CRT Forward Tracking Project Trends as of 02/22/23

By: Kyle Reinhard

The first two months of 2023 have brought a surge of new anti-CRT activity. Recently-released data from the CRT Forward Tracking Project reveals several new national, state, local, and content-specific trends. These trends include the following: that (1) the last six months have seen an increase of more than 110 new anti-CRT measures introduced, with nearly half of those measures being introduced in January and February of this year; (2) the amount of total enacted measures has risen by 23% during this six-month period, from 205 up to 252; (3) the 54 measures introduced in 2023, brought by state and local officials across 20 states, have been targeted almost exclusively at K–12 schools, institutions of higher education, or both; and (4) Florida’s new and existing anti-CRT measures have recently garnered significant media attention and influenced proposed and enacted policies in multiple other states, a trend CRT Forward researchers project will continue in the months to come.

(1) Over the last six months, the total number of introduced anti-CRT measures has grown by more than 110. Nearly half, or 54, of those measures were introduced in the past two months alone.

Tracking Project data indicates that as of February 22, 2023, 619 total anti-CRT measures have been introduced by 203 different local, state, and federal government entities nationwide since September 2020.  During the most recent six-month period, from August 2022 through February 2023, the amount of introduced anti-CRT measures has risen from 508 to 619, with 54 of these new activities being introduced in the last two months.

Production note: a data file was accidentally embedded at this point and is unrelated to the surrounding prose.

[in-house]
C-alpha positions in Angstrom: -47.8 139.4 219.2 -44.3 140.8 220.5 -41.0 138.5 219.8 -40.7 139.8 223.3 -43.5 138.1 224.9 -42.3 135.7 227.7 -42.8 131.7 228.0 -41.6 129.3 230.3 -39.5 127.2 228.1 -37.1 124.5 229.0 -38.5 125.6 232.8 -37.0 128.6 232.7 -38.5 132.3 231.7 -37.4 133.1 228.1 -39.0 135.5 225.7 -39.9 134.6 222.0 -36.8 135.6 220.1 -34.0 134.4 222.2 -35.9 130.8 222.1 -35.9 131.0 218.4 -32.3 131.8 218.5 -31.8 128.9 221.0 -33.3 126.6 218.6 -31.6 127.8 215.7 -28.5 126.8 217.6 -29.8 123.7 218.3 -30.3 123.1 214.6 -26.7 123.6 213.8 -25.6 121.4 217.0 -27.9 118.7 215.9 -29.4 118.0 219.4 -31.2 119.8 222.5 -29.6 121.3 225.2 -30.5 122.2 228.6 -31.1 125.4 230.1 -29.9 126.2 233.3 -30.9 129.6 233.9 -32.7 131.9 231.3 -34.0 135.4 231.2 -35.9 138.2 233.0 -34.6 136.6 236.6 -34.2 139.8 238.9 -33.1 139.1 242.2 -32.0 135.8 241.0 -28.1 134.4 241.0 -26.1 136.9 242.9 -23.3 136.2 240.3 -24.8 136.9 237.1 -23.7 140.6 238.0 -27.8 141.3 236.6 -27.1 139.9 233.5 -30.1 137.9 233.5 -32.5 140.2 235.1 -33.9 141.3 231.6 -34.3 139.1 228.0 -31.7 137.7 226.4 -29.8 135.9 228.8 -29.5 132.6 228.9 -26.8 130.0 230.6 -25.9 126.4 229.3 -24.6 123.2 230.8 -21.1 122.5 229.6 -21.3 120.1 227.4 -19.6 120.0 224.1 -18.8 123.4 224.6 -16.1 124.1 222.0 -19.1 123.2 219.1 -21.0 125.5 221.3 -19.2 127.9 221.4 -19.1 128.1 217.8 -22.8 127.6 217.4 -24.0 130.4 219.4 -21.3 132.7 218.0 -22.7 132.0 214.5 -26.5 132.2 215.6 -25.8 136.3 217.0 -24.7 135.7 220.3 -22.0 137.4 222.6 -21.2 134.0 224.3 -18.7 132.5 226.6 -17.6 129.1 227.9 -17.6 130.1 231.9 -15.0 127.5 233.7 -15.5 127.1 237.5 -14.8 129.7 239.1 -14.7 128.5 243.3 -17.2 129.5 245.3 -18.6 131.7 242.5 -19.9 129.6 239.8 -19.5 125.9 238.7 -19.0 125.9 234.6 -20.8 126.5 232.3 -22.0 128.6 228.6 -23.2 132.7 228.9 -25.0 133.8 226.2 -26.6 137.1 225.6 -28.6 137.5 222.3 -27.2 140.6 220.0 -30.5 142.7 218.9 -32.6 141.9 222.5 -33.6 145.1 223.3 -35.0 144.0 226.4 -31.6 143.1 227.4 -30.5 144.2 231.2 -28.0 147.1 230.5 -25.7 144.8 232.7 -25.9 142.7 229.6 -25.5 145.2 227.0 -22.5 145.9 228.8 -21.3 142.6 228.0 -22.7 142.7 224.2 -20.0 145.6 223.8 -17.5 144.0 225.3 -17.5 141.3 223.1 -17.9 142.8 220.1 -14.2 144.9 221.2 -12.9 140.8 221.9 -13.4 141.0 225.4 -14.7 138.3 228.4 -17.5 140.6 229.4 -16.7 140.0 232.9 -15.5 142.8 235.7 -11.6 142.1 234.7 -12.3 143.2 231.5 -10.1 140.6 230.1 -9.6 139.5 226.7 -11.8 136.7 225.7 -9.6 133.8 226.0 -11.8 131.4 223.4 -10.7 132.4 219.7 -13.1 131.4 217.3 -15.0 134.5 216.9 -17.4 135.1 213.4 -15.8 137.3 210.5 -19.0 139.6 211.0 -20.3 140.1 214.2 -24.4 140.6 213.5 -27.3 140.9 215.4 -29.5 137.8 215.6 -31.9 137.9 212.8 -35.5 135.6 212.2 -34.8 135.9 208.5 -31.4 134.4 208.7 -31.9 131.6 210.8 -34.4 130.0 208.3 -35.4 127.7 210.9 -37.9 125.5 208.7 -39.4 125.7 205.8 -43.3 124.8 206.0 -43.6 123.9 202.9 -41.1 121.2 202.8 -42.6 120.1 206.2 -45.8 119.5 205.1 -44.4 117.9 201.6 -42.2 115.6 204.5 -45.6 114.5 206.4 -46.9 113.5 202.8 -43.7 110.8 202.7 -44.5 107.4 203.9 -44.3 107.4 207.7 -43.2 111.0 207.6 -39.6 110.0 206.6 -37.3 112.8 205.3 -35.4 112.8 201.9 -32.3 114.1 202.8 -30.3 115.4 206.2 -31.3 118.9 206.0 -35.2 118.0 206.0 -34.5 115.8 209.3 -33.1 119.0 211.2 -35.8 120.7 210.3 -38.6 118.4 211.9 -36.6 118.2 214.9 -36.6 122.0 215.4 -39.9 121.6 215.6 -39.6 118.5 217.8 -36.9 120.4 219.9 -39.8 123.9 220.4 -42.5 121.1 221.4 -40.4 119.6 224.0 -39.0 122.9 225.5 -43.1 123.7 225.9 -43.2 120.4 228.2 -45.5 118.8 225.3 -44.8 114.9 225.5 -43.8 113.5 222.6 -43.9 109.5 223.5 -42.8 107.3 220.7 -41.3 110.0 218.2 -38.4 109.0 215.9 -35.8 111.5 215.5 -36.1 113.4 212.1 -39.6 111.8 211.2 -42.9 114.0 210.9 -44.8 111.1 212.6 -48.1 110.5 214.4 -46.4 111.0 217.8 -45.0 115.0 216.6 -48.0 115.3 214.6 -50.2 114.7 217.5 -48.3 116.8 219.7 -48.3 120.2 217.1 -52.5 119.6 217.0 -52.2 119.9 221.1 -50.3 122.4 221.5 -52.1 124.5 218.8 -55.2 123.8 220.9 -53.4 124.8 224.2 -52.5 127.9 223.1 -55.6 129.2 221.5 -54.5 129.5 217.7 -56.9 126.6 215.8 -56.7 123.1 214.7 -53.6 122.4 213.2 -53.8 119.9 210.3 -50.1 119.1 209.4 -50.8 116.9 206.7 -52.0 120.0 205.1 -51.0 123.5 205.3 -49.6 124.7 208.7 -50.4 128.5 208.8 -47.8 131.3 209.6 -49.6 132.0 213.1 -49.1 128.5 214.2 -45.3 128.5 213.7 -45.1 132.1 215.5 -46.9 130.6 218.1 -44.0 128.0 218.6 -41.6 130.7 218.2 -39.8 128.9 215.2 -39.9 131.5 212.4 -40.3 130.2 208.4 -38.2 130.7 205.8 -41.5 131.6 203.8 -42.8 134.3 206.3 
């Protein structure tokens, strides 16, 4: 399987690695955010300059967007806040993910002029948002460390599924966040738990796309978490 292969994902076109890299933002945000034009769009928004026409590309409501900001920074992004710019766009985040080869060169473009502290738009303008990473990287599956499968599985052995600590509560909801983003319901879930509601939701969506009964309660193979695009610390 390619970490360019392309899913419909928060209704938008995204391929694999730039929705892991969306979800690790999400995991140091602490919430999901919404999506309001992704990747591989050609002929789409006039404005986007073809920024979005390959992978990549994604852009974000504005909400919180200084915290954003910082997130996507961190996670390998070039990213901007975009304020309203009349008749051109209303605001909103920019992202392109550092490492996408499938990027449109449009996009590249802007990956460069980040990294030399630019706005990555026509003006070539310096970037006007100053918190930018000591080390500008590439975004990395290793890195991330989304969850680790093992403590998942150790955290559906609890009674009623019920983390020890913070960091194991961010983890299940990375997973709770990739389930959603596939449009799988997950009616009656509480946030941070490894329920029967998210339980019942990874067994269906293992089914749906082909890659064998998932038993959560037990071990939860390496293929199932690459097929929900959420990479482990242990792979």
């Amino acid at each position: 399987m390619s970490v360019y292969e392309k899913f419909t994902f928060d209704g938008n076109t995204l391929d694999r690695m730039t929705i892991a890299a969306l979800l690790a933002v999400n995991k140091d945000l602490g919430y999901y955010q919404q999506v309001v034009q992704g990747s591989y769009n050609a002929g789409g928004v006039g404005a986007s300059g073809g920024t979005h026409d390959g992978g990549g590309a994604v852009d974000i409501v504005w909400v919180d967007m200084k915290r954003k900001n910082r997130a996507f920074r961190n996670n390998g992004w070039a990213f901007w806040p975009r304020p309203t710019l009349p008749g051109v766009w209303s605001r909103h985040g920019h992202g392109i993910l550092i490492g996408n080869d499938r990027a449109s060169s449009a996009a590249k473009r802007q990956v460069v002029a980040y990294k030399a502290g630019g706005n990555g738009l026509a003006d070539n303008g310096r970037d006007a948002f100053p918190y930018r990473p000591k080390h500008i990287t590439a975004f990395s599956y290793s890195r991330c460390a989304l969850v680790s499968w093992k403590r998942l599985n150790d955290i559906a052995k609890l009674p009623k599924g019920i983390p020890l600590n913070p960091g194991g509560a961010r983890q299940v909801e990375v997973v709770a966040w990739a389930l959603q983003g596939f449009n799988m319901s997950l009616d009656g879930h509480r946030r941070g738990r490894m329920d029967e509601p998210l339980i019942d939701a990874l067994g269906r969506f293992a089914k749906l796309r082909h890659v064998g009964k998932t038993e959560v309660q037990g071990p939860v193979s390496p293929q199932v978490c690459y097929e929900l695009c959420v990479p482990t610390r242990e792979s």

These 54 measures have been introduced by government officials in 20 states: Alabama, Arkansas, Arizona, Connecticut, Florida, Indiana, Michigan, Missouri, Mississippi, Montana, North Dakota, Nebraska, Oklahoma, Oregon, South Carolina, Tennessee, Texas, Wisconsin, West Virginia, and Wyoming. The vast majority of new anti-CRT measures originate in state legislatures, who are responsible for 83%, or 45 of the 54 newly-introduced anti-CRT measures, with state executive bodies (including governors, departments of education, and other affiliated officials) accounting for 13%, or 7 out of the 54 newly-identified anti-CRT measures. Local activity was less numerous during the last two months, with just under 4%, or 2 out of 54.